Redistributing income to those who spend it locally, instead of on Maseratis, Hawaii holidays and imported electronic junk is good for our balance of payments.

It reverses the, economically and socially disastrous, re-distribution of income upwards of the last 3 decades.

Increases the money available for savings and investment locally.

Libertarians, the principled ones, can see a lot to like in giving people choices in how they spend income, rather than giving it to the Government to spend. Less Government involvement in income redistribution and allocation may well “shrink” some parts of Government. We see from the “mincome” experiment , that spending on welfare, health care, crime and other effects, of poverty and social dysfunction, will reduce over time.

A UBI allows time out; to study, get well, bring up children, carry out voluntary community work, teach, start a business, avoid burnout, add to community services/wealth.

We already have a UBI, for older people. NZ super.
It has been totally successful in removing poverty amongst the elderly, (less than 3% in poverty).

We can, at least, extend it to children.

Time we “made poverty, history!”

Also published in  The Standard

UBI (1). Memes and Paradigms.

This post is a follow up from.

The way human beings process information means that  memes and slogans  are powerful ways of influencing people.
We are all aware of the persistence of memes like “we cannot afford super”, “bludging beneficiaries”,  “poverty is unsolvable”, people will only work if forced” etc……….

Propagandists know that if you repeat a meme or slogan often enough it becomes truth, even in the minds of those who should know better. The extreme right wing know this. Which is why they often just endlessly parrot the same mindless slogans.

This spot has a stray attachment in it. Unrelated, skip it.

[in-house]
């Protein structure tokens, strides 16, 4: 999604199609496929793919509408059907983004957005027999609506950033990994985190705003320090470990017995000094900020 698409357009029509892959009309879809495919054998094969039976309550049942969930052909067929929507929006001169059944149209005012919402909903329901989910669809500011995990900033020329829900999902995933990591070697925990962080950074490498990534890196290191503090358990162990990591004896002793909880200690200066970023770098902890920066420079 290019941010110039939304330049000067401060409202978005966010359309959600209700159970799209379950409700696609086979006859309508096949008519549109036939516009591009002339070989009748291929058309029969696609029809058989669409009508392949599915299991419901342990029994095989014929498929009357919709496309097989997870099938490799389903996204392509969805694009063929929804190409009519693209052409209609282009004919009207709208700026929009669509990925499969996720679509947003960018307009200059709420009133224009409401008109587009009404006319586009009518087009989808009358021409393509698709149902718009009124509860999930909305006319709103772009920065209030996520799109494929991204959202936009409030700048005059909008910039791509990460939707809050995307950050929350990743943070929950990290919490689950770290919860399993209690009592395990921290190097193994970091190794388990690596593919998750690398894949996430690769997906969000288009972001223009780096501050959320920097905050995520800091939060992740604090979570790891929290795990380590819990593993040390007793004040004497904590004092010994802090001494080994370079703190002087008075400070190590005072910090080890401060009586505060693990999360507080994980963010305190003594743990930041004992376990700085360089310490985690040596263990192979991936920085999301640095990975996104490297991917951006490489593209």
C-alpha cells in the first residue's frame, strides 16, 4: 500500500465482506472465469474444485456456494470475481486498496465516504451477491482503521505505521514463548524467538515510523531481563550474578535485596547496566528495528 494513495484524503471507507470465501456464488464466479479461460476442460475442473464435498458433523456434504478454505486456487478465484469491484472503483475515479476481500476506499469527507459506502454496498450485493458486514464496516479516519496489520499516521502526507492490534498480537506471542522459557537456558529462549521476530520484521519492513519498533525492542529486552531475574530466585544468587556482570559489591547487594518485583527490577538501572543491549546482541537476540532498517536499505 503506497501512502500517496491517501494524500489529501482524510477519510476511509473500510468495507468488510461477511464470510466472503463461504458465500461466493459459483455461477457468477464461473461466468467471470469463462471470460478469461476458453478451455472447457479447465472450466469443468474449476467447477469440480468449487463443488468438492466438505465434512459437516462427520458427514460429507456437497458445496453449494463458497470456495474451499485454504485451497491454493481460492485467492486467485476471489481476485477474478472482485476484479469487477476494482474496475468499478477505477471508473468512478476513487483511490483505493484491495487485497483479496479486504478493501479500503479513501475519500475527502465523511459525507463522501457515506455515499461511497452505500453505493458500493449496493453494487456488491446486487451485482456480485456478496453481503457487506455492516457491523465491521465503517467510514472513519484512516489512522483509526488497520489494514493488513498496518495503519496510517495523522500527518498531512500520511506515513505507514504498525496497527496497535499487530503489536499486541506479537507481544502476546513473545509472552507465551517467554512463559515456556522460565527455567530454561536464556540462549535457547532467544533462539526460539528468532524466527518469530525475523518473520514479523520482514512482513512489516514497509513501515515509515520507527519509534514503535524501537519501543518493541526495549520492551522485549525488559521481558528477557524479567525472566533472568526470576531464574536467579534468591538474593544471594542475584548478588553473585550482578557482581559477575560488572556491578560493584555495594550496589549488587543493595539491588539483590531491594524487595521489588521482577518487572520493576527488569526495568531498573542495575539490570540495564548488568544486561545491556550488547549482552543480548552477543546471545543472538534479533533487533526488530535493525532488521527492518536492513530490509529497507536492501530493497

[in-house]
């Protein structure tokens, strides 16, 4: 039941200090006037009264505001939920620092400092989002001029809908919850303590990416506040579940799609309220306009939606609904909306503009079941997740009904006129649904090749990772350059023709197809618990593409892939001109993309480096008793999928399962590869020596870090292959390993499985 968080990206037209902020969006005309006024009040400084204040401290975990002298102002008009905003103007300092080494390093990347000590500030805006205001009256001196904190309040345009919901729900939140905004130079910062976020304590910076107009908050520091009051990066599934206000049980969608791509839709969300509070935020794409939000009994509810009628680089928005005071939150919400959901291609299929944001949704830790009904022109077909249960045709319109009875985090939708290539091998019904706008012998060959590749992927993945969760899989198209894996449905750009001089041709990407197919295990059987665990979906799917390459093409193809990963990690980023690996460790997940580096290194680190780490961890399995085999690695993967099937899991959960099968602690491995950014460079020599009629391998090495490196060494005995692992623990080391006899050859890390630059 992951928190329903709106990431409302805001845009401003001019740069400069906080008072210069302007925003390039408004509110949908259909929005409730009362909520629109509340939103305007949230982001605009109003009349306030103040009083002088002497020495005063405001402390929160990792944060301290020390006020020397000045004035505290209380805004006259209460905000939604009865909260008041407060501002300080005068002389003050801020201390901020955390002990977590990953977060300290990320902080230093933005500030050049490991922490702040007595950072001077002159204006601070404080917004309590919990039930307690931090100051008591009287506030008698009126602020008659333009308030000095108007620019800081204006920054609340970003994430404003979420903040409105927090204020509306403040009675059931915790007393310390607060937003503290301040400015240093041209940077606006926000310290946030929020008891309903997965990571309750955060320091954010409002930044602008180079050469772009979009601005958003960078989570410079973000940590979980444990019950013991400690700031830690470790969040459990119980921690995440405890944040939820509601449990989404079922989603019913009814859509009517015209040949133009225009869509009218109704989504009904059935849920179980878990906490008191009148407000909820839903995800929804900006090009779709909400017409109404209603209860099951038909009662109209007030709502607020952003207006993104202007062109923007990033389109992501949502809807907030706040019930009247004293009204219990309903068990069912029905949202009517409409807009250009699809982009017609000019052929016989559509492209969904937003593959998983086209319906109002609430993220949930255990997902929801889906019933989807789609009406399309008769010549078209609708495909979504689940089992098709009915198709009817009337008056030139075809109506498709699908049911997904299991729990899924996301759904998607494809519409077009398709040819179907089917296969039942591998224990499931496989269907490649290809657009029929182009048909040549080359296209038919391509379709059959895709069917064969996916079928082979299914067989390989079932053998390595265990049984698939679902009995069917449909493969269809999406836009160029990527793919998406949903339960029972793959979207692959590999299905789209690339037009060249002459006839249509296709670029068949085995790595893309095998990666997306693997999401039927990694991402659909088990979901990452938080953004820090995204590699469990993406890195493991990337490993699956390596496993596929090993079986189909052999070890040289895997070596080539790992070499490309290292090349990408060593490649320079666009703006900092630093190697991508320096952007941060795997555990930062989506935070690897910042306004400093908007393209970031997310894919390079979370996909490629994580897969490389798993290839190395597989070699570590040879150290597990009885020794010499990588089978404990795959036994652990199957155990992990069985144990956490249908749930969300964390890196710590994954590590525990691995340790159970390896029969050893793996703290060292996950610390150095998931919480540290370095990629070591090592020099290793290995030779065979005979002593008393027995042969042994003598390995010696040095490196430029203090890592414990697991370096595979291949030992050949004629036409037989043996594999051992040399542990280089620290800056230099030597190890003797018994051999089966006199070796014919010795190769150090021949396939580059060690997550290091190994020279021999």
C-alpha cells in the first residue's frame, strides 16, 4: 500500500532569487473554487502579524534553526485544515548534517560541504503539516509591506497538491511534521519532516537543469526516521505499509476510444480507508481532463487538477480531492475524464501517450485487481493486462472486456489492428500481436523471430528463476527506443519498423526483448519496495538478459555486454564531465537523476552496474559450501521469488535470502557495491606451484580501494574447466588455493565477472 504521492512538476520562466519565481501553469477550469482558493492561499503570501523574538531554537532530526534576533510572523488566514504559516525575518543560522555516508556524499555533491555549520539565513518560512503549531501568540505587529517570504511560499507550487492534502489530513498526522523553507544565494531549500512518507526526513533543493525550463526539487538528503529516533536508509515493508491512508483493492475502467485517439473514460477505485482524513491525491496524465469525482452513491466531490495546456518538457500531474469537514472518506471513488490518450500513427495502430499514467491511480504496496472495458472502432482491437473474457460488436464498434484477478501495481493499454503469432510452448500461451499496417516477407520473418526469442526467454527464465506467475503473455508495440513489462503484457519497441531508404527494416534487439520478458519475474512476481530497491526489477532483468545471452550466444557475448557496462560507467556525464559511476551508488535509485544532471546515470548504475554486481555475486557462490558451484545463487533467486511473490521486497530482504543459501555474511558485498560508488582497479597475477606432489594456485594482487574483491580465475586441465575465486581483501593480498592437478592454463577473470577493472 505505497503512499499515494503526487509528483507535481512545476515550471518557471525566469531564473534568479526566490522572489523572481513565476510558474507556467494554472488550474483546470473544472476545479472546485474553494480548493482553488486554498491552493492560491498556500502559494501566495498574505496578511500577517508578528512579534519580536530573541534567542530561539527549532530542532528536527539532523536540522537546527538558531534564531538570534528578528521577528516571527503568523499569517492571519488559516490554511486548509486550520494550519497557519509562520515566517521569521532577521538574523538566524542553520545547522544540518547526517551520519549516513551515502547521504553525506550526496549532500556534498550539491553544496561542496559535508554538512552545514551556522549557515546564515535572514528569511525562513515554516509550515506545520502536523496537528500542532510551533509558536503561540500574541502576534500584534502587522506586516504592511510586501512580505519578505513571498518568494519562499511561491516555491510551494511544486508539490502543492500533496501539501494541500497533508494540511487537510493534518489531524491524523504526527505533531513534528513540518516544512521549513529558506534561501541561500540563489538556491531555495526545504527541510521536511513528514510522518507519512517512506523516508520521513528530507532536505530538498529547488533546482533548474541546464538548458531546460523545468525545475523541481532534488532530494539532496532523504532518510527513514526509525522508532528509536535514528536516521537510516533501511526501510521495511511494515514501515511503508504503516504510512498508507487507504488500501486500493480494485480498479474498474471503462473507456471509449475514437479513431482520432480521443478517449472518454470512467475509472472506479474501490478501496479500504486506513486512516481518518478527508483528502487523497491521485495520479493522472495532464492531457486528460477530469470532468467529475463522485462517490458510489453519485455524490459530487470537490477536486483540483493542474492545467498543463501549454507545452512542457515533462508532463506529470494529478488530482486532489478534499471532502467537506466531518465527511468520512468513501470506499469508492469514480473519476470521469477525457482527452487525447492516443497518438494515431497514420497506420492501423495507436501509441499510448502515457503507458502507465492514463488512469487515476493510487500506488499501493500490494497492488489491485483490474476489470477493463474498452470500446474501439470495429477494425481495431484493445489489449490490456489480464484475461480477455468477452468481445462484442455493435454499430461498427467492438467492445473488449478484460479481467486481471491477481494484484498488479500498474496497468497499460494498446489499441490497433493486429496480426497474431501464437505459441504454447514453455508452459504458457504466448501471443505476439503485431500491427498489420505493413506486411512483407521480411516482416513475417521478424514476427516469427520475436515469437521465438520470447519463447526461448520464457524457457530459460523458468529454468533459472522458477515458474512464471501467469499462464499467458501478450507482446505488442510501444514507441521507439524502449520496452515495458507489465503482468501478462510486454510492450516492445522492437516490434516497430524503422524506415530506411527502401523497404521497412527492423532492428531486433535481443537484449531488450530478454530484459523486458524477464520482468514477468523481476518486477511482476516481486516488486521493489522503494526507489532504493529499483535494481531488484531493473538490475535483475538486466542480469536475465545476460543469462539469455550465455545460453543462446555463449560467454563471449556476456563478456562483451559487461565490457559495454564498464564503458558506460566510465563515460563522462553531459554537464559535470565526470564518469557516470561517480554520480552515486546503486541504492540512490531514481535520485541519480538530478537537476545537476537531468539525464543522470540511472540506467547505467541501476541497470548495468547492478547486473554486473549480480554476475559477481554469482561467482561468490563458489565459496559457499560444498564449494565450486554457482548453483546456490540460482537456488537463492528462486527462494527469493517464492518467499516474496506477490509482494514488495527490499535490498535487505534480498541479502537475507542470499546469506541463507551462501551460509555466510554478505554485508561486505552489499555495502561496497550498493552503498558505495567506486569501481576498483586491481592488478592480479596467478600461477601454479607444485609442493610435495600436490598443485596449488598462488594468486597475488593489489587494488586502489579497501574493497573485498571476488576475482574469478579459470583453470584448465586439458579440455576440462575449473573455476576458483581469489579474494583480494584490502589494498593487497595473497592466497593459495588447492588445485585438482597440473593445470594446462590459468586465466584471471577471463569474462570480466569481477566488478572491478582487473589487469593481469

More thoughtful people try and counter memes with facts and figures. Trying to persuade with reality.
In fact we  need to counter memes with our own.
“We cannot afford super/welfare”.
With;  We did in the 30’s to the 70’s when New Zealand was supposedly much poorer. Or, “We do very well out of the unpaid contributions of the elderly,  (and mothers,  carers, and all the other unpaid community workers). ”.
“Bludging beneficiaries”.
With;  “Those on welfare are you and me,  given a bit of bad luck or ill health”.
“People  are inherently lazy and need to be forced to work”. (I consider this a piece of projection from the greedy section of the right, who cannot conceive of anyone doing anything without reward).
With;  Most people contribute to society if they can.
“Poverty is unsolvable”.
With;  We solved it for the elderly in New Zealand.  (less than 3% in poverty).

A paradigm shift happens when someone challenges the accepted way of doing things.
When, for example, they ask.  “Why should electric vehicles be the same as fossil fuelled ones?”.